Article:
I am pleased to say it has been successful.  Learning has become explosive, captivating, enabling learning but not in the way I expected.

I am learning a whole new way of teaching, a whole new pedagogy.  It feels like my brain has been removed and put back a different way.  I see teaching and learning in a totally different light.  

Keys to changing practice

1.  Release to inquire into new ways of teaching and learning given by my Principal.  Thanks Karyn Grey because without your leadership, I wouldn’t have even ventured out of my limits.  Being in a school where breaking limits is encouraged and highly regarded an environment is created, which embraces change and new ideas. 

2. Owning the journey and the learning. I wasn’t copying anyone else.  When I began the journey I didn’t know anyone trialing what I was about to do.  I did some professional reading as time allowed, and had so much fun trying different ideas in the learning community. I used courage to redefine and challenge old practice acting as a limit and change my teaching practice.   I wrote a blog earlier in the year (http://www.tkaslessons.blogspot.co.nz/2015/07/limits.html) about this discovery.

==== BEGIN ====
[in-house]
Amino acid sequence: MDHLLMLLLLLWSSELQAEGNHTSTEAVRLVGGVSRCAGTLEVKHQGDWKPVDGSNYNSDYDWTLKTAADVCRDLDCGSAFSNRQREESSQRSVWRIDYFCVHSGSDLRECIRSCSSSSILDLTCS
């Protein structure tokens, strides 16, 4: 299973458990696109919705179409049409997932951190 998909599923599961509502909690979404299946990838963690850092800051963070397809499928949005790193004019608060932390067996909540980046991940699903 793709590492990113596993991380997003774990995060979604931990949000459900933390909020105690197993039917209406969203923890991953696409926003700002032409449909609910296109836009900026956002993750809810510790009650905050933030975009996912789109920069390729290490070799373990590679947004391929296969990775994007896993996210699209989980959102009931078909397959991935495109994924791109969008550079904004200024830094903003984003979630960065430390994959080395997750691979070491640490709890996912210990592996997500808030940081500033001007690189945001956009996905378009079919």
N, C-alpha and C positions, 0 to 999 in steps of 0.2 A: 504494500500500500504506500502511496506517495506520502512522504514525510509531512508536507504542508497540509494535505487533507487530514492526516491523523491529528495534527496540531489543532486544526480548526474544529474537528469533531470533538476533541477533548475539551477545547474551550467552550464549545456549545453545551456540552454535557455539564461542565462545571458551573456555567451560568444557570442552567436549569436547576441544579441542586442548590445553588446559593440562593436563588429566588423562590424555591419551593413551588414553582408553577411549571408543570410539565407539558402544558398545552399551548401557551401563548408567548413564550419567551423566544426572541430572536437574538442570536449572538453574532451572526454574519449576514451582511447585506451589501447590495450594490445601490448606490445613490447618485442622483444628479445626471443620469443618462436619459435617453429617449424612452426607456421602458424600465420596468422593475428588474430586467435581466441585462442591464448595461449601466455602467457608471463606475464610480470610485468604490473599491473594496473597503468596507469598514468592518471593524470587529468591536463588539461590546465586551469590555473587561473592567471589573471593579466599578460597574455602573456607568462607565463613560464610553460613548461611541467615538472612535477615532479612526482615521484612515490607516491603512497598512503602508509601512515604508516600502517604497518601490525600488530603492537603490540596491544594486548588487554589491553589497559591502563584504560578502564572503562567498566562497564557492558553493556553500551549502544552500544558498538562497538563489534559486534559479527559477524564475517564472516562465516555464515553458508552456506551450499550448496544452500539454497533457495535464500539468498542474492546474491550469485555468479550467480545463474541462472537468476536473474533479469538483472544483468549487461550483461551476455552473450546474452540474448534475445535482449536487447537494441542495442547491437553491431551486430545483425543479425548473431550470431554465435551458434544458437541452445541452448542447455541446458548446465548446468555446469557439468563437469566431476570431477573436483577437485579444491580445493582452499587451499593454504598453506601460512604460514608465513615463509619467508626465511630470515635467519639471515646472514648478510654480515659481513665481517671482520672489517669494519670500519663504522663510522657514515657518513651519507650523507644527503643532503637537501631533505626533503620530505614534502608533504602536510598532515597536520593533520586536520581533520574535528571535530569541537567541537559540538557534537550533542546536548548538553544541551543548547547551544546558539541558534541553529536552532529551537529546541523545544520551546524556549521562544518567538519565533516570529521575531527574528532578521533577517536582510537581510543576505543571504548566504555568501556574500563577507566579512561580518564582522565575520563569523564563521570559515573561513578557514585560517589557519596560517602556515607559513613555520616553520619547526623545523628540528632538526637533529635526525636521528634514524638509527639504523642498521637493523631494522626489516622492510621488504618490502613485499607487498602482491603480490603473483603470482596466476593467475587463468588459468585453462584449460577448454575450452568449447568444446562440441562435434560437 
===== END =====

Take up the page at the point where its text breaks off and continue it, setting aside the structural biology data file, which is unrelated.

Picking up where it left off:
My professional learning hasn’t cost loads of money.  A fraction of the cost of what I pay to do Postgrad learning.  It has cost my time and effort and I have had to take risks.

3.  Connecting with other professionals through technology at a grass root level.   I went to my first Educamp in Palmerston North.  I took a chance.  I decided I wanted to share my short journey into play-based learning.  To my surprise I got to share.  There I sat sharing with 20 other educators.  At the end of an hour, we hadn’t finished the discussion so I suggested I start a facebook page.